Visions From Beyond
issue 140 October 1984
Visions from beyond
Traditional societies used drugs to put them in touch with the infinite.
Writers like Coleridge and Huxley were inspired by them.
And if the hippie Sixties had a religion it was probably LSD.
Huw Richards sifts through the claims that have been made for visionary drugs.
photo : Ray Hamilton /
THE shamans or holy men of Siberia once used the fly agaric, a mushroom, to generate the sixth sense that was their stock in trade. Travellers recorded numerous accurate predictions, while a particularly observant traveller noted that ‘those who use a small amount experience a feeling of extraordinary lightness, joy, courage and a state of energetic well-being’. Over-indulgers by contrast were in for convulsions and delusions, possibly the earliest recorded bad trips.
Overdosing clearly wasn’t the only risk of fly agaric. The urine of anyone who’d recently consumed it was guaranteed to attract every reindeer for miles. Given that answering a call of nature in the Siberian climate is pretty perilous anyway, prudent herders might have done better to use a bell.
The fly agaric is just one example of a drug which for centuries had a stable, legitimate role in the undeveloped society which first used it. Peyote is another. According to a seventeenth-century observer. Inca shamans using the cactus-derived drug might ‘foresee and predict anything: for instance whether enemies are going to attack the following day or who has stolen household goods’. The shamans also helped kill the last uncontested ruler of their empire by giving disastrous medical advice. But this was the exception. Generally they had a good record for accurate predictions.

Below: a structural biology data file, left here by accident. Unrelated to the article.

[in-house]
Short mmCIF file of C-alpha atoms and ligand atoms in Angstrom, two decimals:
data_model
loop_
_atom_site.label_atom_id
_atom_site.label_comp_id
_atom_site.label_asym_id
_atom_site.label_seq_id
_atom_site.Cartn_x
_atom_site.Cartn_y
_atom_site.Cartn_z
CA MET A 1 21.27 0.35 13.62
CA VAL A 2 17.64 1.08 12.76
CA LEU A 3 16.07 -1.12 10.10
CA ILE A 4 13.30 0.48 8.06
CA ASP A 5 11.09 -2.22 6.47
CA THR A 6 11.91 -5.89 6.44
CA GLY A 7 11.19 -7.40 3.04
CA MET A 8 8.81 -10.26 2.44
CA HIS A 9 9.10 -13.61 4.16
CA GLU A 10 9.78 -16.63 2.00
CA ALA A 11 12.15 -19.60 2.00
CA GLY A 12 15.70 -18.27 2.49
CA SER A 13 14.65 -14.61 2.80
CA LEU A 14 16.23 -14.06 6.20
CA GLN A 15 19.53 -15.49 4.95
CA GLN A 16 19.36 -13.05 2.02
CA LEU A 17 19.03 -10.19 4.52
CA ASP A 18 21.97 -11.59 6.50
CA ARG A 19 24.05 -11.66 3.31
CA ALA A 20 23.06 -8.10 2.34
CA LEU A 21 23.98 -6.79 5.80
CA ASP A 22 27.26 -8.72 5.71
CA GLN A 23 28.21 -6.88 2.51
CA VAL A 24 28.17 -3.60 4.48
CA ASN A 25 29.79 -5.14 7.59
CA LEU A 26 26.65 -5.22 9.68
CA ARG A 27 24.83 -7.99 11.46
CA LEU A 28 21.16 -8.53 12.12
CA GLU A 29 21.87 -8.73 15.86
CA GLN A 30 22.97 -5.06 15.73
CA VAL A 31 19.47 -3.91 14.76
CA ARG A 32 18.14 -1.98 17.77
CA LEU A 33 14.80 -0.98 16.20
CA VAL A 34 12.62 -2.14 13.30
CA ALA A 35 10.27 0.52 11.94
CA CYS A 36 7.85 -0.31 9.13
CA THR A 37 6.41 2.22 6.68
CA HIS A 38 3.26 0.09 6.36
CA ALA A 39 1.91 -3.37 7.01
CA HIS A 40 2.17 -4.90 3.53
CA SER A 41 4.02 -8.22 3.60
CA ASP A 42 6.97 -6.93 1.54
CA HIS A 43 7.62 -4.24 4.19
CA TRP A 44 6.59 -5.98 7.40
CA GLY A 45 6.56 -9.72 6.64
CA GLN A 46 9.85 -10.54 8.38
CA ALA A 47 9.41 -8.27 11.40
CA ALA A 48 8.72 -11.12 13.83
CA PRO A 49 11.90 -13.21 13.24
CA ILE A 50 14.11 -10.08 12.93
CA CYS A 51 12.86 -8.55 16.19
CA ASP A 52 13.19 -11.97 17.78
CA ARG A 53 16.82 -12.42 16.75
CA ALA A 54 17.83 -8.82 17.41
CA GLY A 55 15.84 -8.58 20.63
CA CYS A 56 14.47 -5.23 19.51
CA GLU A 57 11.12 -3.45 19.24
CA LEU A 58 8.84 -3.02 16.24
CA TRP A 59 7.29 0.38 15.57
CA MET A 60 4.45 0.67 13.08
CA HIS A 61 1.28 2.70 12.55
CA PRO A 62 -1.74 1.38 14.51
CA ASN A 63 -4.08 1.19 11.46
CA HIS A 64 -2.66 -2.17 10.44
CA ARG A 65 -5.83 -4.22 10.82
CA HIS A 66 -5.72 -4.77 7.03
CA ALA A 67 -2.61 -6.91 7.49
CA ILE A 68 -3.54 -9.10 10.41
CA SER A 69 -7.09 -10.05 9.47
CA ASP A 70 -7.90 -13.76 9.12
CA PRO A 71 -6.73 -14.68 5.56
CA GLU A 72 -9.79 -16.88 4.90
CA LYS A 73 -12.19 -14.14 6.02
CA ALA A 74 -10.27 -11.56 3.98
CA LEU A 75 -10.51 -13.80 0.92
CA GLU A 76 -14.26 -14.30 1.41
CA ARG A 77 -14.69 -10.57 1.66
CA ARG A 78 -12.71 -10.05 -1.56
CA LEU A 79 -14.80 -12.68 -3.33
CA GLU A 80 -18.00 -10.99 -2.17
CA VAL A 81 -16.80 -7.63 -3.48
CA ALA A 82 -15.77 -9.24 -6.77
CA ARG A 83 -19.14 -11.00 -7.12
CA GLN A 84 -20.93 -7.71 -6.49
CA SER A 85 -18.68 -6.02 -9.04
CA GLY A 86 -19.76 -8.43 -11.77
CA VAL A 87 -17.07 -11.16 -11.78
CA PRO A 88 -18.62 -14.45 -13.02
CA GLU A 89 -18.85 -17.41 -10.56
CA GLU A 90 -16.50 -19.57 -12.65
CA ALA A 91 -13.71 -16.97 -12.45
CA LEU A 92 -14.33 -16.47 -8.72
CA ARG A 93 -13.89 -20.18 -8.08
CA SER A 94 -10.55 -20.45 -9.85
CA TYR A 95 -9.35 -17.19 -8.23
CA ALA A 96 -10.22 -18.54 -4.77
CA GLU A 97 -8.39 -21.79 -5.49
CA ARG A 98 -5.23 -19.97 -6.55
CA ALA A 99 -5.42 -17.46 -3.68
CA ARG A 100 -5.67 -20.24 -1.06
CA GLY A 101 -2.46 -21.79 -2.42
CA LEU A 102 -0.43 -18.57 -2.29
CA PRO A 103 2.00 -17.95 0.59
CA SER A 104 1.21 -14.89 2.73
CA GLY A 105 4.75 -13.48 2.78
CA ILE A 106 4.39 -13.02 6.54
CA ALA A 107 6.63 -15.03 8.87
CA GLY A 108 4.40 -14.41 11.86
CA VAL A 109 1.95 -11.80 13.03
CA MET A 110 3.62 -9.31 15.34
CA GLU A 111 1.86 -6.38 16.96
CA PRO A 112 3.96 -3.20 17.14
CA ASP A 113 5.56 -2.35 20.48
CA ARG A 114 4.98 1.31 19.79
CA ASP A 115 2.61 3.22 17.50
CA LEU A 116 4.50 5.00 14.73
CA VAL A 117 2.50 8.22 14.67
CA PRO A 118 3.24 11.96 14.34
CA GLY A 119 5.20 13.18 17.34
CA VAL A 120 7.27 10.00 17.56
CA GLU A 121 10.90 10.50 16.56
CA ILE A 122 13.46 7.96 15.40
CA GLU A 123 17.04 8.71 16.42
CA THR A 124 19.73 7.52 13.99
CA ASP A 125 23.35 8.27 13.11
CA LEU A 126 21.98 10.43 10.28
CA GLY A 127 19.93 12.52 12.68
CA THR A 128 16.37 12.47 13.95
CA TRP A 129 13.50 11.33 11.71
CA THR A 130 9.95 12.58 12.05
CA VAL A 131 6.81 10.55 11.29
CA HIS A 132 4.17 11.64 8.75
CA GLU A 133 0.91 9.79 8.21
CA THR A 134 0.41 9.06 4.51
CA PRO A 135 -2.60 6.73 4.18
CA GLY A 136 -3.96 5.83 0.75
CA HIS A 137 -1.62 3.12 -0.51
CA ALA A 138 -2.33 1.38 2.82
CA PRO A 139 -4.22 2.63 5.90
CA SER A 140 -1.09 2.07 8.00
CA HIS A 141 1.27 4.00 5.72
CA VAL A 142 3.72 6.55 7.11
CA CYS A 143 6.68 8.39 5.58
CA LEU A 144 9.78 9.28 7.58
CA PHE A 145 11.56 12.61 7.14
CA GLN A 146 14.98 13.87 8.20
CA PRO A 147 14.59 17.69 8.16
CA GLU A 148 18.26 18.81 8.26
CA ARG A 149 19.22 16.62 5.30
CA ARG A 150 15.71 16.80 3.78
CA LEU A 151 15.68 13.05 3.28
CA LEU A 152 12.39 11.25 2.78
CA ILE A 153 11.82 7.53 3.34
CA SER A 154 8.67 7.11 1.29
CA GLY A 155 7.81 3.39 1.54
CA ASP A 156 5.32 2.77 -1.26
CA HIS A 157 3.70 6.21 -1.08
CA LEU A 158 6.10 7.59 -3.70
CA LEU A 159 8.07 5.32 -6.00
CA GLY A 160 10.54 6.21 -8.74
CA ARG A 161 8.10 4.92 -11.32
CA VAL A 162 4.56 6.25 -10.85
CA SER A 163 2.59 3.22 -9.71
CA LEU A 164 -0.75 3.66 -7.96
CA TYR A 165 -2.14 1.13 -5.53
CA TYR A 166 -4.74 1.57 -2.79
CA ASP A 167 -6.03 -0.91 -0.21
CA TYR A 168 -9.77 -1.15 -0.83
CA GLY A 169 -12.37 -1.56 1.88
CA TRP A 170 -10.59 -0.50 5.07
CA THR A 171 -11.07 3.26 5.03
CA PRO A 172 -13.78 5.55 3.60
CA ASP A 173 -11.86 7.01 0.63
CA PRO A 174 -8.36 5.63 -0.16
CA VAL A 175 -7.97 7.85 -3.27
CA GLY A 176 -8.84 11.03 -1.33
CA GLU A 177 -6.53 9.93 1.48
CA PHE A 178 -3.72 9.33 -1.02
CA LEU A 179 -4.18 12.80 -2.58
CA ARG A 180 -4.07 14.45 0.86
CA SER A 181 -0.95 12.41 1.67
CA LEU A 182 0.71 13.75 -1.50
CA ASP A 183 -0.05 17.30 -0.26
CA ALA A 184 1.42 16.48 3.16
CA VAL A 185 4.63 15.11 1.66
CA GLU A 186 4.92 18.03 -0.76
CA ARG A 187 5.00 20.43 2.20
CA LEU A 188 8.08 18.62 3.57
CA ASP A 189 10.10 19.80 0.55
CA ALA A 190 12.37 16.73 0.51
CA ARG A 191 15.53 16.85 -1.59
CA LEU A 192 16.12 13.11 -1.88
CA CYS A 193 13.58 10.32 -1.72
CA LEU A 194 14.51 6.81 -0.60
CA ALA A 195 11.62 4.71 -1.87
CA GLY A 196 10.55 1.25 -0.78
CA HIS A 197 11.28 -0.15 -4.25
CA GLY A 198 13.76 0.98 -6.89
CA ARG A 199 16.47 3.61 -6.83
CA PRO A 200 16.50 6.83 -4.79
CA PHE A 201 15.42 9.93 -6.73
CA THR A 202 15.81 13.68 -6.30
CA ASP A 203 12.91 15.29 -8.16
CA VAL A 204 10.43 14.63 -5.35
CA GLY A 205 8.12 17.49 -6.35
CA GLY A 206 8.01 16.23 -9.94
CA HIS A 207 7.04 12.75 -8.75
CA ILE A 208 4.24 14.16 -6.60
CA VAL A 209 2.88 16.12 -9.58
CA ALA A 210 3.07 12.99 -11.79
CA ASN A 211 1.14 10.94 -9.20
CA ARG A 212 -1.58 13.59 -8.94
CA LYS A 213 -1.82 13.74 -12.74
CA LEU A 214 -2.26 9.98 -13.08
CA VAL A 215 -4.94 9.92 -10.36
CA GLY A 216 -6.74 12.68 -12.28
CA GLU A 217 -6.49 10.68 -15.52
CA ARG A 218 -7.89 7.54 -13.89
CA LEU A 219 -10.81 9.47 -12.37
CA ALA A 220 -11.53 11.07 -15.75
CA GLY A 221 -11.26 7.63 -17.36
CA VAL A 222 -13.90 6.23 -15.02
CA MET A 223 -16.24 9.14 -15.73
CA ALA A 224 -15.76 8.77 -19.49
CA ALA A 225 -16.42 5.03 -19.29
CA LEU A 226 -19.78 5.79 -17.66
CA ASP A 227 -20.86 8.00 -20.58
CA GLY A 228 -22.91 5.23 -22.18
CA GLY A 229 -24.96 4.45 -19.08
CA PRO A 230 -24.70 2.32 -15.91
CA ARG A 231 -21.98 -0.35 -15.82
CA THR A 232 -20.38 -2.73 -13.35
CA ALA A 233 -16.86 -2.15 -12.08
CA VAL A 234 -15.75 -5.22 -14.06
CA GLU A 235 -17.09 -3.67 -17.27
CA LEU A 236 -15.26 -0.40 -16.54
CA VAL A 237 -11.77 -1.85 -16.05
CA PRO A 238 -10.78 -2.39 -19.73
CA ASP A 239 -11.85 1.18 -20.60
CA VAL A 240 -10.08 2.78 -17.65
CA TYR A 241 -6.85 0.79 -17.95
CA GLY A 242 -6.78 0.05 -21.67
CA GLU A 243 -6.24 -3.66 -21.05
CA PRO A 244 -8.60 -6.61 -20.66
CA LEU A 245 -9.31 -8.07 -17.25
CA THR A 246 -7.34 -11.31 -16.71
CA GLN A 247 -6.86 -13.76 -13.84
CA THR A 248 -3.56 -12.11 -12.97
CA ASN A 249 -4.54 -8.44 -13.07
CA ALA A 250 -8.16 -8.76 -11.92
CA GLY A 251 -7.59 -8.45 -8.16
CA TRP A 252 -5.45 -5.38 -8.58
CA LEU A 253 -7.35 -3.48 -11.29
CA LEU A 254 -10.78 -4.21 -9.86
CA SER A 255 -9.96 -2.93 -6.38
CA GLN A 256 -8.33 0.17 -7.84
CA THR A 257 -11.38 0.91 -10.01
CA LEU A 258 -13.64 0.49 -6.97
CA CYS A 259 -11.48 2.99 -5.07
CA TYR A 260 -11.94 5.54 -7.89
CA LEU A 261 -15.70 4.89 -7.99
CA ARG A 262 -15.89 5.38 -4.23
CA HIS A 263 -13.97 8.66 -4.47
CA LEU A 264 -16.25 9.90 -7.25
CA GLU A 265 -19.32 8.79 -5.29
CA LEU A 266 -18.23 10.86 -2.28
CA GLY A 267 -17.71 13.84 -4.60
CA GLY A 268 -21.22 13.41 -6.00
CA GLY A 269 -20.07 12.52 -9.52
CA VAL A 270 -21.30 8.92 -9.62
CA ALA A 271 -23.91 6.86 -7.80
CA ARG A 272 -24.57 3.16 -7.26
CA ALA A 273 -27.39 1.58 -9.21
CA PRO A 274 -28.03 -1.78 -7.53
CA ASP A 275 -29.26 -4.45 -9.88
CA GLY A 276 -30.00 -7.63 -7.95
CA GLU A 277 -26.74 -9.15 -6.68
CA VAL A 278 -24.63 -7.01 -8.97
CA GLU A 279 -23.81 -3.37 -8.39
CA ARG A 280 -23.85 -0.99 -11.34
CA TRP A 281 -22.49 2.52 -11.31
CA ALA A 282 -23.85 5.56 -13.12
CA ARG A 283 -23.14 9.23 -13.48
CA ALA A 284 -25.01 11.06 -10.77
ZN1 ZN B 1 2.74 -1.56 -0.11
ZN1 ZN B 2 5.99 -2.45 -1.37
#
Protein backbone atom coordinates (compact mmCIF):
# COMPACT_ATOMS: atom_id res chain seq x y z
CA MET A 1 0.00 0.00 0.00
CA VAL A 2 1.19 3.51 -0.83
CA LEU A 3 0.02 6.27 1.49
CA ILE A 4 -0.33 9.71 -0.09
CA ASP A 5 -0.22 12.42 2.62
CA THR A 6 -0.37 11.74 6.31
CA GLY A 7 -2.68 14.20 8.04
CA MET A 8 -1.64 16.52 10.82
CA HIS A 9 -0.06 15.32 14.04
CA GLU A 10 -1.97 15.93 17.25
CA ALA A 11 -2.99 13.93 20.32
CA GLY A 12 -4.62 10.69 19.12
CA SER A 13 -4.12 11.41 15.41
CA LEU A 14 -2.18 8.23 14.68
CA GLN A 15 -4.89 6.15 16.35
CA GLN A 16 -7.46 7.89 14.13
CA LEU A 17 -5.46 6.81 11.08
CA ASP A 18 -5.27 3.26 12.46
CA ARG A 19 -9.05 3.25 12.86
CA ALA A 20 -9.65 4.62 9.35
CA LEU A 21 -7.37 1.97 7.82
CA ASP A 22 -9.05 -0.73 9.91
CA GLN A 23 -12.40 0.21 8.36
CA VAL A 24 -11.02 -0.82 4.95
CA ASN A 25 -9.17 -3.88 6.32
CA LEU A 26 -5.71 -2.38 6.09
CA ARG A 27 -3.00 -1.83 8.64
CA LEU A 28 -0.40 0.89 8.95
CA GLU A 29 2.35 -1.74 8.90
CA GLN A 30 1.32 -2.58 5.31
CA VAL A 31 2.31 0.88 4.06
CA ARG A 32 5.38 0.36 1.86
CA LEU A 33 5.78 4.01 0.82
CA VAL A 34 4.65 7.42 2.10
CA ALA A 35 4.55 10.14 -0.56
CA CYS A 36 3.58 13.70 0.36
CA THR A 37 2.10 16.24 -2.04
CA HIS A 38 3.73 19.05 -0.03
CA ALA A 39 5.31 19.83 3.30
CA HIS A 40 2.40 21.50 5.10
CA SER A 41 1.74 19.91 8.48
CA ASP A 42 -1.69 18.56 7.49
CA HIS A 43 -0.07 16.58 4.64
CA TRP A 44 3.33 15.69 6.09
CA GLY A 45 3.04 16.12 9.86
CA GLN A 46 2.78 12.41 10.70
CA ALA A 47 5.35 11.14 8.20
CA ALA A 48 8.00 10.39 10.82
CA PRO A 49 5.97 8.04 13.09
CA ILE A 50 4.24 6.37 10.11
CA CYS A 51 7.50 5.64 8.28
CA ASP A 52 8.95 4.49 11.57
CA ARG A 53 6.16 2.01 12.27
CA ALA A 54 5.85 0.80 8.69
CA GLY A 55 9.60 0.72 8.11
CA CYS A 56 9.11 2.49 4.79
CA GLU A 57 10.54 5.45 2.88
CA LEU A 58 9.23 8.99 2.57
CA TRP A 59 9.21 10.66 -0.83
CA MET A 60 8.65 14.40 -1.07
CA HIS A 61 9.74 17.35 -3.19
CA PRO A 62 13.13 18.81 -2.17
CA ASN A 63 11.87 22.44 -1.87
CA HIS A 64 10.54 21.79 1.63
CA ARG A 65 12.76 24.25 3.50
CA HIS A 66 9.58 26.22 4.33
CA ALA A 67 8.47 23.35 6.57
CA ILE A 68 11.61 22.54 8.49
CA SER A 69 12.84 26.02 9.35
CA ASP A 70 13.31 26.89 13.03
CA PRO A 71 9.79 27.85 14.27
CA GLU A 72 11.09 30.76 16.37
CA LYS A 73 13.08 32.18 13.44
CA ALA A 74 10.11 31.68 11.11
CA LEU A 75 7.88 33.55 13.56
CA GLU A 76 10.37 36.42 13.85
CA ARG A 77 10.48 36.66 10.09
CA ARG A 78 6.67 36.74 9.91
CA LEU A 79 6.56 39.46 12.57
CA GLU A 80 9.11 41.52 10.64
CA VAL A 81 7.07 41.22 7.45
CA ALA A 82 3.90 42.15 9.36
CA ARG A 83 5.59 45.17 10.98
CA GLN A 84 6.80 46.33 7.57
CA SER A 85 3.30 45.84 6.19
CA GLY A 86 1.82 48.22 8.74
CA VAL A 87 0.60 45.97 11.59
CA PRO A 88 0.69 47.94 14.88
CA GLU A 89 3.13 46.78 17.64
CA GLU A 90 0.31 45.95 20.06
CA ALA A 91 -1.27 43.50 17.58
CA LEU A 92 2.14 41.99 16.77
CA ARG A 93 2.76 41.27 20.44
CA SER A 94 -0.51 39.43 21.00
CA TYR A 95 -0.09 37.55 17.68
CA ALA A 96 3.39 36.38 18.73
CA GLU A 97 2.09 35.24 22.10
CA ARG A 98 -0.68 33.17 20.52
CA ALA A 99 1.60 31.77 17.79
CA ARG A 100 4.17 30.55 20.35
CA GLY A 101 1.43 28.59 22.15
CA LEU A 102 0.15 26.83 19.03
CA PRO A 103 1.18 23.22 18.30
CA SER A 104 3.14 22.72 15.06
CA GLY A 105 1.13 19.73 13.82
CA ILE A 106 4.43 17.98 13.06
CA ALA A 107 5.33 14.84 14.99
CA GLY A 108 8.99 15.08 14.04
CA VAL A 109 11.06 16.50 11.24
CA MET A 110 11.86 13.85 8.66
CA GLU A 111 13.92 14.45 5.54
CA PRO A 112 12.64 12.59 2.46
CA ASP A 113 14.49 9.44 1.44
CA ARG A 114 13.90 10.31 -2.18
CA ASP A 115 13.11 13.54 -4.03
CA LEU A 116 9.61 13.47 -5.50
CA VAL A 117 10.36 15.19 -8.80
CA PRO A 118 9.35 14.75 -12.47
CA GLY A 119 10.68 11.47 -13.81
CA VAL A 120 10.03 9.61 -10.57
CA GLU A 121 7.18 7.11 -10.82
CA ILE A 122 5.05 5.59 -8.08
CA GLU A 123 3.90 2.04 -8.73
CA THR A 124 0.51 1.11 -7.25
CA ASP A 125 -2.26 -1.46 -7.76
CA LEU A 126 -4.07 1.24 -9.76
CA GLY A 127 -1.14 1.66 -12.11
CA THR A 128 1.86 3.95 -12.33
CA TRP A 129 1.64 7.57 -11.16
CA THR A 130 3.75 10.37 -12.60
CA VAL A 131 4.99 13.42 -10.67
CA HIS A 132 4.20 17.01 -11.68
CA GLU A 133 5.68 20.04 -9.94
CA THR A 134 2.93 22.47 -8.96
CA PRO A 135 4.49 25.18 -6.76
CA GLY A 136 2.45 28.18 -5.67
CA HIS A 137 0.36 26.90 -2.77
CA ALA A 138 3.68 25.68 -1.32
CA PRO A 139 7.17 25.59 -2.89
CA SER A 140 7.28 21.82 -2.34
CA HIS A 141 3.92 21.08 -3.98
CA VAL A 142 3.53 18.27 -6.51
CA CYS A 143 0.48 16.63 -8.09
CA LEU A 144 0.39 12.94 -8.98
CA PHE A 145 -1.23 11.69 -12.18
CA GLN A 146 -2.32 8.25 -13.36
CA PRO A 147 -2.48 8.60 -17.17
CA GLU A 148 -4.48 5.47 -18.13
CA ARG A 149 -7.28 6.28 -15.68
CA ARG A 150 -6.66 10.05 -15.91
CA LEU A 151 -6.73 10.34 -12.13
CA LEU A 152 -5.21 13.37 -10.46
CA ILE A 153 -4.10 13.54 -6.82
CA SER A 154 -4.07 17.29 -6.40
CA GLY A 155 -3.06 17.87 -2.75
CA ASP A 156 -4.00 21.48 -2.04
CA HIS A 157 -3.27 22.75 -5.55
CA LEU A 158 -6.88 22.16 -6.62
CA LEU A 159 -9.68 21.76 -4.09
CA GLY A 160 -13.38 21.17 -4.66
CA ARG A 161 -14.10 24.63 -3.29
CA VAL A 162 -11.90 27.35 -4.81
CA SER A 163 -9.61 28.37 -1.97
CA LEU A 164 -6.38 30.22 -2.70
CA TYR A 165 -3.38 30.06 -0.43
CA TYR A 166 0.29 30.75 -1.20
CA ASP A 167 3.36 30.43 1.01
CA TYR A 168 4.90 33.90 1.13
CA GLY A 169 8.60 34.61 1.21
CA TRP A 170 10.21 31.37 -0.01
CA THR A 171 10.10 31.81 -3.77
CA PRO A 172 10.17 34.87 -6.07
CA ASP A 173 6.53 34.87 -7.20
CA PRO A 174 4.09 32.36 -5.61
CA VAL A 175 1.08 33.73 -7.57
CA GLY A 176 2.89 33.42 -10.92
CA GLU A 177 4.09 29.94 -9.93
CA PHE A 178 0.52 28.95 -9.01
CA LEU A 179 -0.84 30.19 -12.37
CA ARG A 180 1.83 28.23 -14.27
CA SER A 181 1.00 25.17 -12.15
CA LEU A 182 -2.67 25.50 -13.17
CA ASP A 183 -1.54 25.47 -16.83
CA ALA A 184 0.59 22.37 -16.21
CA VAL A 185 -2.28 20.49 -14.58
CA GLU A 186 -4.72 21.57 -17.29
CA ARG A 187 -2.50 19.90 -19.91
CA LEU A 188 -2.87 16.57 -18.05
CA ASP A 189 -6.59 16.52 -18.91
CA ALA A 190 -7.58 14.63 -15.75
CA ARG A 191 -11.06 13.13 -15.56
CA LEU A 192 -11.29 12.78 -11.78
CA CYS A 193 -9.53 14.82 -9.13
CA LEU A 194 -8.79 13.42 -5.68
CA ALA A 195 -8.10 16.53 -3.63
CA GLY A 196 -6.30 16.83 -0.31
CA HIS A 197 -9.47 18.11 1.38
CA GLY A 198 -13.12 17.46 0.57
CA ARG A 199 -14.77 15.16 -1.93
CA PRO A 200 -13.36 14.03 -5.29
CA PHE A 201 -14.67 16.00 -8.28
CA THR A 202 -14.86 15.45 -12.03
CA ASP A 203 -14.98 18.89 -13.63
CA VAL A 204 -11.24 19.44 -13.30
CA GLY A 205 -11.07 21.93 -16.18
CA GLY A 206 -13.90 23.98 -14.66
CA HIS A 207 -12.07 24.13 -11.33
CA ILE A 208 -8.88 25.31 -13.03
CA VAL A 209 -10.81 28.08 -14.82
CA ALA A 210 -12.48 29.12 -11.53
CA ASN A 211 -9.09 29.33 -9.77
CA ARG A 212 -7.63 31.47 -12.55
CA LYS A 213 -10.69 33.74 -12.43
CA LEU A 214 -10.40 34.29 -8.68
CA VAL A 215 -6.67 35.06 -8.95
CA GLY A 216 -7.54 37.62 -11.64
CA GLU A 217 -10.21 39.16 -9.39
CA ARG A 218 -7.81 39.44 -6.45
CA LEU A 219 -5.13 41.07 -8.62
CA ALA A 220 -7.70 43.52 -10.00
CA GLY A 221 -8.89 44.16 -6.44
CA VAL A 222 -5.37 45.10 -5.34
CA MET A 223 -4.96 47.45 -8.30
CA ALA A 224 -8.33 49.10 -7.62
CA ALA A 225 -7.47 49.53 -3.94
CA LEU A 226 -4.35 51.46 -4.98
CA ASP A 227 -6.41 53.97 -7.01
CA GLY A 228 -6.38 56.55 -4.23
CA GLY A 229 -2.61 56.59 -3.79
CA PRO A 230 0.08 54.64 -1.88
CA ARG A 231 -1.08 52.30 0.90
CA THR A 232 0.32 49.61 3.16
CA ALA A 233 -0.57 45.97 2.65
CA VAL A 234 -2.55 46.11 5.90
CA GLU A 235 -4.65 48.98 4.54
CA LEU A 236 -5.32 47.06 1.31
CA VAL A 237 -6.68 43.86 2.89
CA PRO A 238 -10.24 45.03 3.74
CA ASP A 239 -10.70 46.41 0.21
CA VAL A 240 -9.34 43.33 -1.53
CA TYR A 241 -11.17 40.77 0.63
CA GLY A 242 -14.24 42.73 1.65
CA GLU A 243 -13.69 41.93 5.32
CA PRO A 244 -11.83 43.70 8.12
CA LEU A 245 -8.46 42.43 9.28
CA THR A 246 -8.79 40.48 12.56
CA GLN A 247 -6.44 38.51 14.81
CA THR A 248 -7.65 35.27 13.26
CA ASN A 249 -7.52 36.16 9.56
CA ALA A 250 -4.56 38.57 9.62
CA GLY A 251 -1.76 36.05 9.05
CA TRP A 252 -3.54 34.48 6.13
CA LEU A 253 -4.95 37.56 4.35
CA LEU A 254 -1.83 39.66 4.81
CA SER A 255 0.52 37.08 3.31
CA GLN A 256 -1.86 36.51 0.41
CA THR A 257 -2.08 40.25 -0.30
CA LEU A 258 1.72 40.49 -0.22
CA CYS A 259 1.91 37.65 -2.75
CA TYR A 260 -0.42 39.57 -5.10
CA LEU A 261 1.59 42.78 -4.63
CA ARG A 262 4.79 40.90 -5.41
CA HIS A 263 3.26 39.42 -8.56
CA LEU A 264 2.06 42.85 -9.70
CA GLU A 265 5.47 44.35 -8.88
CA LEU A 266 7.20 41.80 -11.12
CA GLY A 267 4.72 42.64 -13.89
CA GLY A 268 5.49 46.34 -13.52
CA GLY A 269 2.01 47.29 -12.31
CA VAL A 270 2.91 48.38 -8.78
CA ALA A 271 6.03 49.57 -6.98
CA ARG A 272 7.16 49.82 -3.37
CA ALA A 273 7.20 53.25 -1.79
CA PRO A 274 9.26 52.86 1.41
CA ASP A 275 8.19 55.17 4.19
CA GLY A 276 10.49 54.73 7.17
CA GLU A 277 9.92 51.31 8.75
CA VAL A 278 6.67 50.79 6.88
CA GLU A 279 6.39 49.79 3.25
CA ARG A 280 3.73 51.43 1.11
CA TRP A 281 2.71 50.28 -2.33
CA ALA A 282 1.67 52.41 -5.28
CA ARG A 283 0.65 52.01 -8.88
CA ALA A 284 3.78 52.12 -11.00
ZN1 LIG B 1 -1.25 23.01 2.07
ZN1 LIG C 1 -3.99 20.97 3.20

It has been suggested that the visions of shamans under the influence of drugs are the product of an instinctive sixth sense which can produce deep insights. People in the industrialised world have, by developing rational thought and the language to go with it, repressed this instinct and the ability to see deeply. Primitive humans, it is argued, are not conditioned by expectations of what they ought or ought not to see and in their less controllable environments continue to need instinct as a defence mechanism.
A number of people have in the last 200 years attempted to recapture this instinctive visionary power by using drugs. Thomas de Quincey initially took laudanum, a common nineteenth-century painkiller derived from opium, to cure headaches. He found the side-effects remarkable: ‘Here was a panacea, here was the secret of happiness, about which philosophers had disputed for so many ages... portable ecstasies might be had corked in a pint bottle and peace of mind sent by mail’. However he was less keen on the horrible withdrawal symptoms.
Romantic poet Samuel Taylor Coleridge was also delighted with the effects of laudanum: ‘The poet’s eye in his tipsy hour! Has a magnifying power / Or rather the soul emancipates the eye / Of the accidents of size’.
He found he could still direct his mind, but with his perceptions altered. While under the influence he composed ‘Kublai Khan’, only to be interrupted in writing it and to discover when his visitor had left that the tipsy hour had passed and he’d forgotten the rest of his masterpiece.
But the most lucid and wide-ranging of the literary explorers of visionary drugs was the British writer Aldous Huxley, who found mescaline or LSD a mystical experience. ‘A person who takes LSD or mescaline may suddenly understand, not only intellectually but organically, experientially — the meaning of such tremendous religious affirmations as "God is Love" and "Though he may slay me, yet will I love him".’
He claimed the unusual heightening of colour reported by all mescaline-takers gave him a perception of physical detail and colour of the power only usually possessed by artists of genius, and said mescaline delivered him from ‘The utilitarian considerations, the world of self-satisfaction, of cocksureness, of over-valued words and idolatrously worshipped notions’.